Long-Term Notes Payable
The term long-term notes payable refers to an agreement a company enters into with another party, which includes a formal written promise to pay pre-determined amounts on specific dates. To be categorized as a long-term note payable, the maturity of the note must be longer than one year or operating cycle. Both long-term and current notes payable appear in the liabilities section of a company's balance sheet.
Long-term notes are similar to bonds, since they both carry a stated or implied rate of interest and have a known maturity date. Unlike a bond, notes payable are not issued to the public and traded. They are typically bilateral agreements between the issuing company and a trade partner or financial institution. For example, a three year loan obtained from a bank would be classified as a long-term note payable.
These written promises to pay would state both the dates payments are due as well as the rate of interest charged on any outstanding balance. Generally, these notes fall into three categories:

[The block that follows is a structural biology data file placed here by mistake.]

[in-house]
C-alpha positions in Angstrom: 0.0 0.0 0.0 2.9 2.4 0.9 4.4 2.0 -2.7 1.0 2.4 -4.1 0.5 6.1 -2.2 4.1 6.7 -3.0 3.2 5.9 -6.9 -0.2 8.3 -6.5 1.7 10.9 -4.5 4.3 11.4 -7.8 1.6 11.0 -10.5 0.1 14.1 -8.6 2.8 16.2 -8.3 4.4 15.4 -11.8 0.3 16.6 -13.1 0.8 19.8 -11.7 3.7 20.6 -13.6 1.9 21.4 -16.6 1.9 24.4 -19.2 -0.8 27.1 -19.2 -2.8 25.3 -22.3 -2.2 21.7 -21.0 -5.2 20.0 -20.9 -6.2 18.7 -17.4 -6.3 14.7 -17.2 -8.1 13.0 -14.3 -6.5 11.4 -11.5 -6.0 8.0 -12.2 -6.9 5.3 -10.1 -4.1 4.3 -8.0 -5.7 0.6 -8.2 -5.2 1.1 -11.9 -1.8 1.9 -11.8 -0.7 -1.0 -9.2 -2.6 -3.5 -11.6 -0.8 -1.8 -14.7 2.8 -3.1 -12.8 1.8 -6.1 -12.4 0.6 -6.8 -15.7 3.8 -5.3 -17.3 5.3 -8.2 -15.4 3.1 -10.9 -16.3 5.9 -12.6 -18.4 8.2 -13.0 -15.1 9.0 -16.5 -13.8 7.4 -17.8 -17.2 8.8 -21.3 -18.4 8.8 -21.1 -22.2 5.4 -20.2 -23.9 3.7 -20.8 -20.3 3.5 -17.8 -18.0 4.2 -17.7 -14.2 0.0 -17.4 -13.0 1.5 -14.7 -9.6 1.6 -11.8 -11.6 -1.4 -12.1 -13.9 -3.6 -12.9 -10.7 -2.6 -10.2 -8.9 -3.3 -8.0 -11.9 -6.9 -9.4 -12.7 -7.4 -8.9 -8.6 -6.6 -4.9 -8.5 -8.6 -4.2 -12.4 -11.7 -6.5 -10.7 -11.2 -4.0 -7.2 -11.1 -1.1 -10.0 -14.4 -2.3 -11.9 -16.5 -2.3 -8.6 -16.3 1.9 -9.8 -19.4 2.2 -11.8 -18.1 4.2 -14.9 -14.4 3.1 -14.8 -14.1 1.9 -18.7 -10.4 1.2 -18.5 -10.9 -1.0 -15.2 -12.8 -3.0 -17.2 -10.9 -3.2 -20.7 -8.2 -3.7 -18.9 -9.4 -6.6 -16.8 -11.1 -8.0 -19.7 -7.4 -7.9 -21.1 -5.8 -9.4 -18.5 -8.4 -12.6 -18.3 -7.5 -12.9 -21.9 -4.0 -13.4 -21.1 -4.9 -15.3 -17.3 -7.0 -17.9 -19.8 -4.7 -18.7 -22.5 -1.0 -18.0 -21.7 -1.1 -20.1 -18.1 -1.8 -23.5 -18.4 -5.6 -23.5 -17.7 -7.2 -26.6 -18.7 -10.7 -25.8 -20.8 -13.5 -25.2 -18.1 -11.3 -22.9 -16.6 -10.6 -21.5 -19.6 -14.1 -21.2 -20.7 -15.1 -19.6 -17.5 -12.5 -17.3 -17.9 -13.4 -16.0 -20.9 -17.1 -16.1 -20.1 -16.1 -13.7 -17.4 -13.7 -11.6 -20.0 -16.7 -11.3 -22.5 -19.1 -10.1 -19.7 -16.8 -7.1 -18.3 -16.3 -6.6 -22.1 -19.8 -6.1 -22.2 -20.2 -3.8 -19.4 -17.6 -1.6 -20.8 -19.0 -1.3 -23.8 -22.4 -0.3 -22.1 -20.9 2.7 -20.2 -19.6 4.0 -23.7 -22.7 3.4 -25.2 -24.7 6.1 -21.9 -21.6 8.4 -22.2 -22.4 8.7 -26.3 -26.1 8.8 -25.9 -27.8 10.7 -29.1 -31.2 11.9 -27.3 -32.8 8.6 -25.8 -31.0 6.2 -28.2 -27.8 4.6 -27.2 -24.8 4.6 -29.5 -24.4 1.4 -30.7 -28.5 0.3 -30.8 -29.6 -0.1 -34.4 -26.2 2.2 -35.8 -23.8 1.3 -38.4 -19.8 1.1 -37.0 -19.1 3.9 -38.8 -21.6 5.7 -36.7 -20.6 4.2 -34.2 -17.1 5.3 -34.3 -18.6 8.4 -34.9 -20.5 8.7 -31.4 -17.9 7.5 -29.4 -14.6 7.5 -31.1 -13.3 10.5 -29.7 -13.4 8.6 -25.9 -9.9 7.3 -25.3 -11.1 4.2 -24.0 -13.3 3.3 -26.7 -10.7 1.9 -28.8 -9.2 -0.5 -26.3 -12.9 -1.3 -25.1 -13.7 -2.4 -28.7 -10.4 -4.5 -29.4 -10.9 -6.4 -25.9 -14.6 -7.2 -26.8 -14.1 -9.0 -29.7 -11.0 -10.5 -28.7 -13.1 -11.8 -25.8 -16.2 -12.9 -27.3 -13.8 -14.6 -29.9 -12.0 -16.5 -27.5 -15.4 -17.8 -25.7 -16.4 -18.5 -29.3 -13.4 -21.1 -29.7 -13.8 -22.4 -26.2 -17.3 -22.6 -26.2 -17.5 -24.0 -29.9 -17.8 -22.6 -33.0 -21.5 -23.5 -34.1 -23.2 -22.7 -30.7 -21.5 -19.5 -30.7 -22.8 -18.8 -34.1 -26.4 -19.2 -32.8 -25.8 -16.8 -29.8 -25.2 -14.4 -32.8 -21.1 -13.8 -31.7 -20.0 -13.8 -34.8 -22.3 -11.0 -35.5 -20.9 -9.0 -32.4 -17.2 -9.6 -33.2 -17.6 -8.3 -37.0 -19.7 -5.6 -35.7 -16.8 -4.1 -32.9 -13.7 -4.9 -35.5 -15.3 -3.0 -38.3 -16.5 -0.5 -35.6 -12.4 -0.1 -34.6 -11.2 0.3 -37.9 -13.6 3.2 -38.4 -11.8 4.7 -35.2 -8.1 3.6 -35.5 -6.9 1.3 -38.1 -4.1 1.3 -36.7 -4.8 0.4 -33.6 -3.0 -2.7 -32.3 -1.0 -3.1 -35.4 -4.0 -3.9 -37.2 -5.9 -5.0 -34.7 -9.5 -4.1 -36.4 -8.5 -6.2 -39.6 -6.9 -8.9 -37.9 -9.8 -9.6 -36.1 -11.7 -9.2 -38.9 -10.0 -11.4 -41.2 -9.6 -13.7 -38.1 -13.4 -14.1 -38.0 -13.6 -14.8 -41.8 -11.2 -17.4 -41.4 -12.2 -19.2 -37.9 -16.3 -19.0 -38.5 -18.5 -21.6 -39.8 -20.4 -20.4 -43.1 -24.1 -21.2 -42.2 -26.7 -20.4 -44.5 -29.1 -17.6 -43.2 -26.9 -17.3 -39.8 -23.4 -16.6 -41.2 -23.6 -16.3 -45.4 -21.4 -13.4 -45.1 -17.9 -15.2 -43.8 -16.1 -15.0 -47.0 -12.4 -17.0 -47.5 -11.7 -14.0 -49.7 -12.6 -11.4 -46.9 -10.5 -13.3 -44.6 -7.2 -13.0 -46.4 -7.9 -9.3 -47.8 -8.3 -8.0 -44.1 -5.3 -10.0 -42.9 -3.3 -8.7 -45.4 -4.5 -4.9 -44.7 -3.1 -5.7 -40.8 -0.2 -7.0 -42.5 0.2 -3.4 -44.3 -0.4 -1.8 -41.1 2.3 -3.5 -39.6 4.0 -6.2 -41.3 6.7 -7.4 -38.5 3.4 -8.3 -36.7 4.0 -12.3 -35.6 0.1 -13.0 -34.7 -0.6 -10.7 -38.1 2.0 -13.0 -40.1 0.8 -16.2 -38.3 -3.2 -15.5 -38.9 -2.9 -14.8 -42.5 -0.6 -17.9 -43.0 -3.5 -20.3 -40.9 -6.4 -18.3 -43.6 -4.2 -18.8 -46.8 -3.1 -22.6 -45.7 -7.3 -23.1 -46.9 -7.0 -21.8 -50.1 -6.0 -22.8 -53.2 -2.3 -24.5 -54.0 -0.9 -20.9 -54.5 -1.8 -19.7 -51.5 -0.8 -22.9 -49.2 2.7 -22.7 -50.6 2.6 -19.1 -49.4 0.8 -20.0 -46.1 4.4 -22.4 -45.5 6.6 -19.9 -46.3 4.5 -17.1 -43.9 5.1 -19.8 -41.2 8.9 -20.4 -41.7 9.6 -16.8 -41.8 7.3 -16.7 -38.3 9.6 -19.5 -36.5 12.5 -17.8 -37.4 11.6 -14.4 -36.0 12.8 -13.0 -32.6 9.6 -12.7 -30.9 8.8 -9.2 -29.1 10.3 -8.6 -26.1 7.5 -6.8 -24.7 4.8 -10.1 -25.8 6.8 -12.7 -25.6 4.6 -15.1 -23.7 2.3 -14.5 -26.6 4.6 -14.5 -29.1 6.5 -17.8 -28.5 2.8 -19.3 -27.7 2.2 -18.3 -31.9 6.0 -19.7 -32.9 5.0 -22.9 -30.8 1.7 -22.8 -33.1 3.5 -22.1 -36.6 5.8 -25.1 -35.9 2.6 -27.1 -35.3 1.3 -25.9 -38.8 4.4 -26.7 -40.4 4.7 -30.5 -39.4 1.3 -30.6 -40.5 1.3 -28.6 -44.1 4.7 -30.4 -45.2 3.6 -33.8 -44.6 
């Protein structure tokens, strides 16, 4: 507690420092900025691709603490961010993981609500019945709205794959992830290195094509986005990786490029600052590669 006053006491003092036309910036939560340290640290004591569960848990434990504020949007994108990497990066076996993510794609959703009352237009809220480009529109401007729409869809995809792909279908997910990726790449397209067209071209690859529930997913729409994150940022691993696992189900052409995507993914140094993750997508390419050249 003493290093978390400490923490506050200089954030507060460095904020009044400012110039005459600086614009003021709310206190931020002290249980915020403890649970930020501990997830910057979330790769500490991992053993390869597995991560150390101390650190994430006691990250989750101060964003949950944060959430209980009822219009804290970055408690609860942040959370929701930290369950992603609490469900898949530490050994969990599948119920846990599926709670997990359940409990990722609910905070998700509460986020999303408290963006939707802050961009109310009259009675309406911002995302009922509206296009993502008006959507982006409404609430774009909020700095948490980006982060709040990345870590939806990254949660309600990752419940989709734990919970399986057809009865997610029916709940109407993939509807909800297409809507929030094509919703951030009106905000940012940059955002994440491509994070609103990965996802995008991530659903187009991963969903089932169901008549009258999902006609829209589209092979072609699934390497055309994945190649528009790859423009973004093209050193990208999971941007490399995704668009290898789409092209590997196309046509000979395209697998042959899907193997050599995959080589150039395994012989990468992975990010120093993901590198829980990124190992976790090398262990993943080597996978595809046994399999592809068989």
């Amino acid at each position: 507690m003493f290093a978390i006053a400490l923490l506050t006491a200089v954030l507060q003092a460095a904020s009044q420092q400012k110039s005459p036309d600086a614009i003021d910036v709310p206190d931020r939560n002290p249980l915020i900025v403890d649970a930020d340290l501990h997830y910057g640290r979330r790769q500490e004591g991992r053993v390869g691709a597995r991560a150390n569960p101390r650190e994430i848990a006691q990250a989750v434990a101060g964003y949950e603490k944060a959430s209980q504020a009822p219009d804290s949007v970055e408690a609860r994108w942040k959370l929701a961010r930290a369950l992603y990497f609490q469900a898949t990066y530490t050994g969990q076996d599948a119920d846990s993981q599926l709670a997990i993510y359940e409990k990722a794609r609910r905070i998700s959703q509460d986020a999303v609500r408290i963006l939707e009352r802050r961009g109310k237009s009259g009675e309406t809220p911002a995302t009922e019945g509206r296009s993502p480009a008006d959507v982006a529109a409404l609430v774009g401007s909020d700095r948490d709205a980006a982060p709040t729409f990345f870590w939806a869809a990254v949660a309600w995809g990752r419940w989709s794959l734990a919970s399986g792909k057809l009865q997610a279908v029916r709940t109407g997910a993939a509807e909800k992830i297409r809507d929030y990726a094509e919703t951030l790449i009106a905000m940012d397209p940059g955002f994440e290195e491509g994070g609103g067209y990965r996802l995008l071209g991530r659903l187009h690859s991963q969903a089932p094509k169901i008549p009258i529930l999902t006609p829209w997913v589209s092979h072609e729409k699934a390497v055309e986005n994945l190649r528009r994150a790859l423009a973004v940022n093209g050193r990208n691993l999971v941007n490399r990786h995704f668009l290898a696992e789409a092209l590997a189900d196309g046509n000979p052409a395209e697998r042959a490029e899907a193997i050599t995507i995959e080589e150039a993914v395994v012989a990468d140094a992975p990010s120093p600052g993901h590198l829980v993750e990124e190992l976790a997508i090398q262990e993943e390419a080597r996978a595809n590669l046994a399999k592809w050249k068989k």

- Cash: includes notes issued solely for cash. For example, a company might issue notes that are sold for $1,000 with a stated interest rate of 4.5%.
- Cash and Future Rights: while the company would still receive cash from the holder of the note, this agreement would also provide the holder with a future benefit such as a discount on a product made by the borrower.
- Non-Cash: includes notes that involve plant, property or equipment. For example, a company might receive three acres of land in exchange for providing the seller with a note payable valued at $100,000.
As is the case with bonds, the value of notes payable appearing on the company's balance sheet would be equal to the present value of the future cash flows associated with the agreement.